A NYT article today points out some of the current problems with digitizing health records. It focuses on the potential for fraud and abuse by hospitals around coding and billing. But what about the potential for abuse by the companies that sell EMR technology? Read more
At the end of my rant about sloppy physician’s orders, I asked the question, “How do you get beyond that kind of apathy?”
May, whom I have a great deal of admiration for, said,
“i know that clearly looks like apathy, but it could also mean something else. i maybe apathetic about the issue, but i know i still want to take care of sick people most of the time, despite the challenges…”
May, I want to thank you for reminding me that the nurses I work with are very caring and compassionate people, and so apathy may not be the right word to use at all.
Perhaps it’s simply a matter of economics.
So the nurses have voiced their complaints. They have staff meetings, they have a nurse manager who supposedly advocates for them. So why does nothing change? Perhaps it’s just the balance of economic power that exists within the hospital.
Doctors who do expensive procedures bring big gobs of money to the hospital, therefore they have power. Nurses, on the other hand, don’t really bring any money into the hospital and so they have very little power.
It’s a very simple concept: money equals power. You can complain all day long about doctors who are sloppy about writing orders, but what incentive to they have to listen to you? I suppose one incentive is that they might miss out on having a top-notch nursing staff, because they will only attract nurses who will put up with sloppy orders, but does that really matter to a radiologist or an interventional cardiologist?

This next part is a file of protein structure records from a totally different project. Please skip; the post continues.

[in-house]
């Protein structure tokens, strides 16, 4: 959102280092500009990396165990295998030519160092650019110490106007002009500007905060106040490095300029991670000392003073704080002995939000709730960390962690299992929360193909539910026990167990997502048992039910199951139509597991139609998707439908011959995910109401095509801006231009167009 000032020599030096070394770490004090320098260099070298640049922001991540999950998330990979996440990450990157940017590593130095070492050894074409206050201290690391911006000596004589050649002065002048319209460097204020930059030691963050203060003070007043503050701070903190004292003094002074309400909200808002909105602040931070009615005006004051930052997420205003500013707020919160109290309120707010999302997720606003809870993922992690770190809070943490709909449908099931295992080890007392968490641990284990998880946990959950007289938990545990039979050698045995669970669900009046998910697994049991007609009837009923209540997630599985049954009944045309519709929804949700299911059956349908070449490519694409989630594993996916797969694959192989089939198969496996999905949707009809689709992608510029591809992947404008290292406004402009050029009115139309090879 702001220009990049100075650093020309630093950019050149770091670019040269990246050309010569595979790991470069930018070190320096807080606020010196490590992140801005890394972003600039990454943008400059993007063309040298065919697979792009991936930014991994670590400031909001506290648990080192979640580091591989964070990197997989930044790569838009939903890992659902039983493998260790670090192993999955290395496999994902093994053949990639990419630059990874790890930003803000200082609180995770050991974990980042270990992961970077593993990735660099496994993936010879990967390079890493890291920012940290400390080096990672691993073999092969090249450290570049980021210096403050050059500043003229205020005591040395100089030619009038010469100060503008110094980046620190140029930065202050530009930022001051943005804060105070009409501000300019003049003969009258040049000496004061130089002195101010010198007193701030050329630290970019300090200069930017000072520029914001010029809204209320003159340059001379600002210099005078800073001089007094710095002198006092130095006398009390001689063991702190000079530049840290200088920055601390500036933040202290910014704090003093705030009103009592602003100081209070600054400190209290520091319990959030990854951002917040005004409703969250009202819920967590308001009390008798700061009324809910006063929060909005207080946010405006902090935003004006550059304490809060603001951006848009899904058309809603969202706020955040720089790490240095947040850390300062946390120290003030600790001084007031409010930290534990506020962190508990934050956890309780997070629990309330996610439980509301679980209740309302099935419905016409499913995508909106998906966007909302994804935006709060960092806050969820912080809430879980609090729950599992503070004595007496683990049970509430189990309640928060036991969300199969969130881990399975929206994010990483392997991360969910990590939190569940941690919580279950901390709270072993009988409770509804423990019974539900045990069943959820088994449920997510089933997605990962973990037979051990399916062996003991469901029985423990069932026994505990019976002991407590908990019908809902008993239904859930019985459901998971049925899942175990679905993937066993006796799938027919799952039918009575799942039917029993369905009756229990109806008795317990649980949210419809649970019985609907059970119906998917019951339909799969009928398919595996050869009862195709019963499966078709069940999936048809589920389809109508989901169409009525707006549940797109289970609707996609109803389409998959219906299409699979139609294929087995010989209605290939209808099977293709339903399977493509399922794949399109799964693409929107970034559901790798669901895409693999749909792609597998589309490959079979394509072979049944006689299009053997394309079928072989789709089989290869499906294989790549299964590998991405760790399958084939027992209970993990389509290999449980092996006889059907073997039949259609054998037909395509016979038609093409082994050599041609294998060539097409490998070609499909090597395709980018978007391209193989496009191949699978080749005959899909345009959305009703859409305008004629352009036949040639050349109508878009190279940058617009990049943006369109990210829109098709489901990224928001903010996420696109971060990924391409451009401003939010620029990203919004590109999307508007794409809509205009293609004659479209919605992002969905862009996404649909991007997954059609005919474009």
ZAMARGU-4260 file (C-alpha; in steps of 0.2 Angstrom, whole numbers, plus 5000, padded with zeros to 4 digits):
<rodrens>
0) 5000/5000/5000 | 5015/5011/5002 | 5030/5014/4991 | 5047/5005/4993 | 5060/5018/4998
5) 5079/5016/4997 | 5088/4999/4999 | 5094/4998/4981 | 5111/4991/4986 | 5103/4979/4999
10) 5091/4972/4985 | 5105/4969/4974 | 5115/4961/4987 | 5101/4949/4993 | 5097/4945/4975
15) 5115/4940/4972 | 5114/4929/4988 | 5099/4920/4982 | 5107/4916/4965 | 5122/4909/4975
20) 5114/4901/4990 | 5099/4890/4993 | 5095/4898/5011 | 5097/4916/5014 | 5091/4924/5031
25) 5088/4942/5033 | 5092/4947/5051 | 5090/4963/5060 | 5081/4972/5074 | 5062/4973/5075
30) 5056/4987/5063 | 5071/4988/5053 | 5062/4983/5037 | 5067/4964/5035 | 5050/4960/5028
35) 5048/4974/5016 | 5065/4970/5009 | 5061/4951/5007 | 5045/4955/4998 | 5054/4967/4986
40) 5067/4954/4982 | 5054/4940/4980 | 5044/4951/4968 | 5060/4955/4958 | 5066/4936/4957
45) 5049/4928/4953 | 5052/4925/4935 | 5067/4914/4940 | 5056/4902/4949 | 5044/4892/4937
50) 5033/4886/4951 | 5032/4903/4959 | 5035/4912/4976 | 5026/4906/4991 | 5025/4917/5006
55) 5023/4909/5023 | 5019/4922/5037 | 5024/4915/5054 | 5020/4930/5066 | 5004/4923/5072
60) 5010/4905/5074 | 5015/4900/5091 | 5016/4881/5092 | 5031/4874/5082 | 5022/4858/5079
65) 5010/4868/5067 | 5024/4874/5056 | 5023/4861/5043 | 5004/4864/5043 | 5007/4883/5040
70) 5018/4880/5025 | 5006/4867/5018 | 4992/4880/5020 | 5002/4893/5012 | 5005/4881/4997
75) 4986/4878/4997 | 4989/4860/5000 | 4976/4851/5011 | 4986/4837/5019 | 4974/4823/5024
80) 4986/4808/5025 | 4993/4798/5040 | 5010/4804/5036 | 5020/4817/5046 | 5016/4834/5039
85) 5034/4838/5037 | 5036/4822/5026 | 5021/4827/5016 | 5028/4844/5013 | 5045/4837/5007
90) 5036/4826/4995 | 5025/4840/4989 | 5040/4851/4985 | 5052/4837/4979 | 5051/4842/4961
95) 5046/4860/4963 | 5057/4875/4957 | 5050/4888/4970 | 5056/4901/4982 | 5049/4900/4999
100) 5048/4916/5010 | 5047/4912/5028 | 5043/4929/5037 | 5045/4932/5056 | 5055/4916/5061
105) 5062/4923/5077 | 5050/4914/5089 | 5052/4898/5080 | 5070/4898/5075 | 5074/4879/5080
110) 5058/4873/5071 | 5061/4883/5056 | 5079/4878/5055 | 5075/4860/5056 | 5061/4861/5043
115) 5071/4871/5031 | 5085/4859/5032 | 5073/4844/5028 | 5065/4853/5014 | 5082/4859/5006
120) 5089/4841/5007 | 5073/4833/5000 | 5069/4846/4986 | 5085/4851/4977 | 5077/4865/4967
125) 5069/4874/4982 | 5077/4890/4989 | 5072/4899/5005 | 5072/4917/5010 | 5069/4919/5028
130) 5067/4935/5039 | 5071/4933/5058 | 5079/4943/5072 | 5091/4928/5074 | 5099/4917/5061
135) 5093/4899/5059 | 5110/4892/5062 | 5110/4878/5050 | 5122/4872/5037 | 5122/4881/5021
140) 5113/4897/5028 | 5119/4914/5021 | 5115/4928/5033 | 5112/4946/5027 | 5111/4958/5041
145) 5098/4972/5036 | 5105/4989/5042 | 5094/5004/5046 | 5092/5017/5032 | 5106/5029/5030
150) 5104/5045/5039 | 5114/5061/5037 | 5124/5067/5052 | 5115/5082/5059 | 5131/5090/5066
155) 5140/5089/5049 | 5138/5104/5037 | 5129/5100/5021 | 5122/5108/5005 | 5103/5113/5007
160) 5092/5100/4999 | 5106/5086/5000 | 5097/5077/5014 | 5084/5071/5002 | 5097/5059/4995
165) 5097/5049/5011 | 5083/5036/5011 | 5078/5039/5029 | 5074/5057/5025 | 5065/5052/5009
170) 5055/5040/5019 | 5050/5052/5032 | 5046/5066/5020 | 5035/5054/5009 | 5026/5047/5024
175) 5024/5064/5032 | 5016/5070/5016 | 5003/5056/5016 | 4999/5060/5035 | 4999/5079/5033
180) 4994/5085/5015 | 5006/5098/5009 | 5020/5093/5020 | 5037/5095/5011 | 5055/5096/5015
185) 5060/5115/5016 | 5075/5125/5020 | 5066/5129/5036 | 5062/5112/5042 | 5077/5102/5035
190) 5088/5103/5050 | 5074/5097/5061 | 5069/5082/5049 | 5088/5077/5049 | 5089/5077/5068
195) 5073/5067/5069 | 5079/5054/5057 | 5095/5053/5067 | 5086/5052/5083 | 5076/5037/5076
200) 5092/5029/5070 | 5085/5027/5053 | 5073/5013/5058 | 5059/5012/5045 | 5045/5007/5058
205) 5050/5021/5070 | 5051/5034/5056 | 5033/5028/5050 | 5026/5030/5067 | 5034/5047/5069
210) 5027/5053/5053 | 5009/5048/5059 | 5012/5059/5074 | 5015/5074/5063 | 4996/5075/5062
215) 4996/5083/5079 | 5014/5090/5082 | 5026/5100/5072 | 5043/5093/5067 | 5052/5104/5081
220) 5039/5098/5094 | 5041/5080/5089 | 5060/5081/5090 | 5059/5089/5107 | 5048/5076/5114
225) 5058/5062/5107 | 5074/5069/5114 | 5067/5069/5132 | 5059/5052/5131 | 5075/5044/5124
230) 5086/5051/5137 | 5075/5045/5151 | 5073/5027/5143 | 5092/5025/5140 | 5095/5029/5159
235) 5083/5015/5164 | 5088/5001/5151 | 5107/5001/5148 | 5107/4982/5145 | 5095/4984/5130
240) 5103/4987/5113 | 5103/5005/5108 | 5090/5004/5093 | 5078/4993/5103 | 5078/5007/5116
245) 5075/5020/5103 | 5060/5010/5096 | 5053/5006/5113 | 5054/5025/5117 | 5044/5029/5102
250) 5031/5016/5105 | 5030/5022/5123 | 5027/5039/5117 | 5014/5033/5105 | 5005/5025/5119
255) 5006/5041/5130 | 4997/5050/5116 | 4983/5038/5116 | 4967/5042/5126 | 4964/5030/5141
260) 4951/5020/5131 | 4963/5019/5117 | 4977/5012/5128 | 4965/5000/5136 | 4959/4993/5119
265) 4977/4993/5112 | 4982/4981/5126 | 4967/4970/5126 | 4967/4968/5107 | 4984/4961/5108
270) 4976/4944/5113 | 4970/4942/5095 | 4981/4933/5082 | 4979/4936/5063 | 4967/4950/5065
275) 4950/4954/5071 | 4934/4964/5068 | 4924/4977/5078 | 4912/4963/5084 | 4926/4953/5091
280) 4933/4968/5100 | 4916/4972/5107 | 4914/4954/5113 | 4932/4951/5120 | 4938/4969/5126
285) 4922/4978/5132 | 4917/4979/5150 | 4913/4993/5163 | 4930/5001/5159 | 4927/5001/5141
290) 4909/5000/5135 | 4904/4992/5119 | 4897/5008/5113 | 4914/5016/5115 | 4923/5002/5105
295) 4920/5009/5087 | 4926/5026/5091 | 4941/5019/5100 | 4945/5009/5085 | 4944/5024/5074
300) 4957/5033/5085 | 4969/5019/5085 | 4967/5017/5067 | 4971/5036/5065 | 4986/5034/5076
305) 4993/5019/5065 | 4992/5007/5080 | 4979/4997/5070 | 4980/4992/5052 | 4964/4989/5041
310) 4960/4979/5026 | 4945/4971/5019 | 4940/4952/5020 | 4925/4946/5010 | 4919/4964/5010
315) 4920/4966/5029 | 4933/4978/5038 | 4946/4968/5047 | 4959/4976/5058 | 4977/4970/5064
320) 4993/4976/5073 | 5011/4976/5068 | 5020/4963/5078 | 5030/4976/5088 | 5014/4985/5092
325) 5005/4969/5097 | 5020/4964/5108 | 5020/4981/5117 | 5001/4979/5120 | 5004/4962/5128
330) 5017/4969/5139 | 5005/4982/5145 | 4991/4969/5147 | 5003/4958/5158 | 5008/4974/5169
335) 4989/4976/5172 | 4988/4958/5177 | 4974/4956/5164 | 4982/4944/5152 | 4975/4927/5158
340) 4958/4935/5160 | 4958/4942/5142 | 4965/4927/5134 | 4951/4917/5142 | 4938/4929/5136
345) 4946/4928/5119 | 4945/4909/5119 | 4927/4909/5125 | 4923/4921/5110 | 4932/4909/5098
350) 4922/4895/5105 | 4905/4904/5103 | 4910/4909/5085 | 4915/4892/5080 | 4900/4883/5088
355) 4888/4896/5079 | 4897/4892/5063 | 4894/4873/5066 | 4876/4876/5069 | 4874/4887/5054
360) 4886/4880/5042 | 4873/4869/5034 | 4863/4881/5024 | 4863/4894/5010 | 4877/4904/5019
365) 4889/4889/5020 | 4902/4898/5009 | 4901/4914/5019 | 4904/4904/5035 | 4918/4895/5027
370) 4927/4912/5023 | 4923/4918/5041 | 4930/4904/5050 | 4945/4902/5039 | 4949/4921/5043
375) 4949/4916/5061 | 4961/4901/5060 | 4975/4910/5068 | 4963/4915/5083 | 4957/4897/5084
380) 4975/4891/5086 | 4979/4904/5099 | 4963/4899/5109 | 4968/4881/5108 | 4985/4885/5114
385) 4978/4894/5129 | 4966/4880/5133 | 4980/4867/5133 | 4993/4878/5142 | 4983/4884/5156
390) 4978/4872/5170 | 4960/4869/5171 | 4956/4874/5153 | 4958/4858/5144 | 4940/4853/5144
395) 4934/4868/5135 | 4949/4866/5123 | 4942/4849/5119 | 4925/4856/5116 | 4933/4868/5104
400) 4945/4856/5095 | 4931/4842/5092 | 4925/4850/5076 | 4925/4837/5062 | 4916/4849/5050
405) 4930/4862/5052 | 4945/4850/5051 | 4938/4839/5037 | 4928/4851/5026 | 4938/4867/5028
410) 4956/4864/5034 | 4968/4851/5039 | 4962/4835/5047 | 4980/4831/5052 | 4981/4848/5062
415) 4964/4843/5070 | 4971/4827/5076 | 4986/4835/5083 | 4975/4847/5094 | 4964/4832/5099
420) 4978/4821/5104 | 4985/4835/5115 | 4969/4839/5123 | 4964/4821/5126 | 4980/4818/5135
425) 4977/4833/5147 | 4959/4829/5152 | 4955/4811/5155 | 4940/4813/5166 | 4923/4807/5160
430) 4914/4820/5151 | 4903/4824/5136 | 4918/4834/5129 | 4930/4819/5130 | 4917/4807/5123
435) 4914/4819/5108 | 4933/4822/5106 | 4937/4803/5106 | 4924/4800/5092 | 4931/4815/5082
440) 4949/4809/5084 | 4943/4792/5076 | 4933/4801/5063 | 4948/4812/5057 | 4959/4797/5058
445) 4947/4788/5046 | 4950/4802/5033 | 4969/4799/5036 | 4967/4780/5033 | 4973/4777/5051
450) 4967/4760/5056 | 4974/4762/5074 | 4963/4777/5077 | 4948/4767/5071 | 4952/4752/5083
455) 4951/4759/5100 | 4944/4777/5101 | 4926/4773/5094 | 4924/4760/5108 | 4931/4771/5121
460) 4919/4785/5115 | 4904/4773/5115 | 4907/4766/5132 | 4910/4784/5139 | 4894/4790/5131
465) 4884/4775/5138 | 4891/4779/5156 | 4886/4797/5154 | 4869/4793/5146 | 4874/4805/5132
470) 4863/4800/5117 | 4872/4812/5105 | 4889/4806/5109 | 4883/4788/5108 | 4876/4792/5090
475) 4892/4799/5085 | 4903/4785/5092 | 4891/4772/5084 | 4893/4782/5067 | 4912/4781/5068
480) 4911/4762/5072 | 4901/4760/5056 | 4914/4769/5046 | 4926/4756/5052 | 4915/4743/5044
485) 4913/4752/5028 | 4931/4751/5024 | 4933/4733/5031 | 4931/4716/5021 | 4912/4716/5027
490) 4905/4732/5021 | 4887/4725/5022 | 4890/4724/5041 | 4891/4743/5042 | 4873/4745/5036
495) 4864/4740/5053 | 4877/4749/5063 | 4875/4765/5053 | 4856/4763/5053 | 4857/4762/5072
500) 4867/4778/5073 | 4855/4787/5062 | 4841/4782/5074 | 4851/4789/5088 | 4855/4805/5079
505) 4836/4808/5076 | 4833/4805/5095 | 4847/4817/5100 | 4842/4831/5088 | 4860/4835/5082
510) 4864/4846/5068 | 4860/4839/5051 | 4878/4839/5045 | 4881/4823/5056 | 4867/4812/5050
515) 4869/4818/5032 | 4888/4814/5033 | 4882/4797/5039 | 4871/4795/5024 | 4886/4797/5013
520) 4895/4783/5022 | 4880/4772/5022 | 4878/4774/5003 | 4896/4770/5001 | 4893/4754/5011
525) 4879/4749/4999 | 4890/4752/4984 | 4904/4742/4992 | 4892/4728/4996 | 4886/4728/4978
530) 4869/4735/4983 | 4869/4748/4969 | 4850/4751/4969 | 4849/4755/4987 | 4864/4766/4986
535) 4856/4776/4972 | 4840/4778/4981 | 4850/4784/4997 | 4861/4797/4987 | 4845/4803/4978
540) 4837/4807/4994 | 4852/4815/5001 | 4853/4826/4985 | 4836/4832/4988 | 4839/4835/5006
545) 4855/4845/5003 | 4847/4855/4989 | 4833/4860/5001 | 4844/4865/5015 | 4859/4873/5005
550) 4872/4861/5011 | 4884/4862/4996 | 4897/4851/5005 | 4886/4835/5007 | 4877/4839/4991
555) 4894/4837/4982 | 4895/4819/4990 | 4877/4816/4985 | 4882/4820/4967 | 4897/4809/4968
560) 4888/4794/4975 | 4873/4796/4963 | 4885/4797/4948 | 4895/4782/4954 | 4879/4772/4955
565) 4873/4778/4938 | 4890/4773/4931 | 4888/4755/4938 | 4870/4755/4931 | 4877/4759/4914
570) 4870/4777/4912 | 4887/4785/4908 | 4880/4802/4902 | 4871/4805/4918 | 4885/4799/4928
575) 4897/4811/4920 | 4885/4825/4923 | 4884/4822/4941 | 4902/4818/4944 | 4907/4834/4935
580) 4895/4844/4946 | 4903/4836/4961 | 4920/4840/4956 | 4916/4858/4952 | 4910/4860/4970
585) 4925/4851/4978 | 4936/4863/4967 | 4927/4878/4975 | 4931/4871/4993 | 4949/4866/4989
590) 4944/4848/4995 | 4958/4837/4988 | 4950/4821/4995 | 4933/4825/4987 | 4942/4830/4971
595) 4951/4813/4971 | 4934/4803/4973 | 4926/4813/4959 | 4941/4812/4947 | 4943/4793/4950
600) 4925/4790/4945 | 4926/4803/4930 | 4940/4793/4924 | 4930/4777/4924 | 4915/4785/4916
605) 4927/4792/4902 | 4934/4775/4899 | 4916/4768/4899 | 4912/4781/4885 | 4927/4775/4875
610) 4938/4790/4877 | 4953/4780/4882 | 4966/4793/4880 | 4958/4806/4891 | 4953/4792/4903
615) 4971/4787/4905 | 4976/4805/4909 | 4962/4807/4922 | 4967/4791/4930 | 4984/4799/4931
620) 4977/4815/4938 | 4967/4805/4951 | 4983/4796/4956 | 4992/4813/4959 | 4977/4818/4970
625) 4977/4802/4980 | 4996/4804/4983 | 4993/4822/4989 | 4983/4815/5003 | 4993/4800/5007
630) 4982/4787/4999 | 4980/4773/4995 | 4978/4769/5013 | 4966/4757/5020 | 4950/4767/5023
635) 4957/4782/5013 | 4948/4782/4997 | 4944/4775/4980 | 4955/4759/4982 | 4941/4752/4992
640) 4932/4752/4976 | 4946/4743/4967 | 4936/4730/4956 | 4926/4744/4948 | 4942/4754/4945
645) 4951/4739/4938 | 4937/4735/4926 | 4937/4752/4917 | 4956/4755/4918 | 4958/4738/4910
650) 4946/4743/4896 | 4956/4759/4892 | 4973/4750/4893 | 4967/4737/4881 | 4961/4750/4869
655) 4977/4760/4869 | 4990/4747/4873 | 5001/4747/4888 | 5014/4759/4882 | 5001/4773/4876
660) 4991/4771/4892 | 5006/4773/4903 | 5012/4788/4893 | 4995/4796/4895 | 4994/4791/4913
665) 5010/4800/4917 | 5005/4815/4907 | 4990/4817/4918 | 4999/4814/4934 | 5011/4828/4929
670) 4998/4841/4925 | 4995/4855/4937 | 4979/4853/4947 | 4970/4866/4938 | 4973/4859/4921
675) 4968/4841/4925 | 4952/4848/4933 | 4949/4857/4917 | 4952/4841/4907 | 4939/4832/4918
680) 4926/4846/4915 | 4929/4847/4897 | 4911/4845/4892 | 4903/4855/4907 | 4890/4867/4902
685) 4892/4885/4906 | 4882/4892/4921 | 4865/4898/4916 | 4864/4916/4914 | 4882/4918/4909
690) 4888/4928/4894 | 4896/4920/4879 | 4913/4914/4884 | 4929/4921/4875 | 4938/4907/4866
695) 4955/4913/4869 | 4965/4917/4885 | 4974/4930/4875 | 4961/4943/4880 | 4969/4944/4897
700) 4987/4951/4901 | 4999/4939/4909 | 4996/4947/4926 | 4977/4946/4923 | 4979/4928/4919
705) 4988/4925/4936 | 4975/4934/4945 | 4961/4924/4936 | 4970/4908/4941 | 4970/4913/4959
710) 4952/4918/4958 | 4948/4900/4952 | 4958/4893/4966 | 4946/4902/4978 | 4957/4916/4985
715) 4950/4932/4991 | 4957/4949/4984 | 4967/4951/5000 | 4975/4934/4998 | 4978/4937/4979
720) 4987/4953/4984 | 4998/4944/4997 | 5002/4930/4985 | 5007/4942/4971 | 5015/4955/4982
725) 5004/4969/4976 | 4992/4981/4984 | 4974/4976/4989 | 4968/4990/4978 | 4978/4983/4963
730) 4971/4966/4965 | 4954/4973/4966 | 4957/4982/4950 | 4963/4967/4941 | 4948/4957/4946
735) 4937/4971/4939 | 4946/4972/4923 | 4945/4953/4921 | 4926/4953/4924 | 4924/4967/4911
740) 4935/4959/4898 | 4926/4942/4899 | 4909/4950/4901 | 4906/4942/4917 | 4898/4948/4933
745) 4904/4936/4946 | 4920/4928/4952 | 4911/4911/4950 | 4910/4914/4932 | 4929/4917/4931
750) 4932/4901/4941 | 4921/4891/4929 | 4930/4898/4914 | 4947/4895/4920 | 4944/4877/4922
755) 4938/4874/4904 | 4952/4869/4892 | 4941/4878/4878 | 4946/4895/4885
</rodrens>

Maybe not. It doesn’t take much to do my current job. I monitor vital signs, and I tell people to lie flat until their groin site heals. I hand out generic discharge instructions. I occasionally transport a patient to the floor. It’s pretty simple stuff.
That’s not to say that I don’t work with some top-notch nurses in the recovery room. Quite a few of them are excellent. But I think the reason that most of them work there is because it’s a wonderful thing to have a nursing job with no night or weekend requirements.
So what’s my point anyway? Why am I complaining? Why am I so frustrated?
Mark Graban made an interesting point: “It requires Leadership! This isn’t something that Lean can solve if there’s not leadership and a drive to fix problems like this.”
Unfortunately, I have no desire to be some sort of visionary leader who will solve all of the problems in the recovery room. Rather, my instincts are telling me to get as far away from the recovery room as possible. Maybe the answer lies in the fact that my job would be vastly improved if we used a CPOE system. And yes, I have thought about working for a company that sells CPOE programs, because I am truly an evangelist when it comes to using them.
Hmmm. Now there’s something to think about.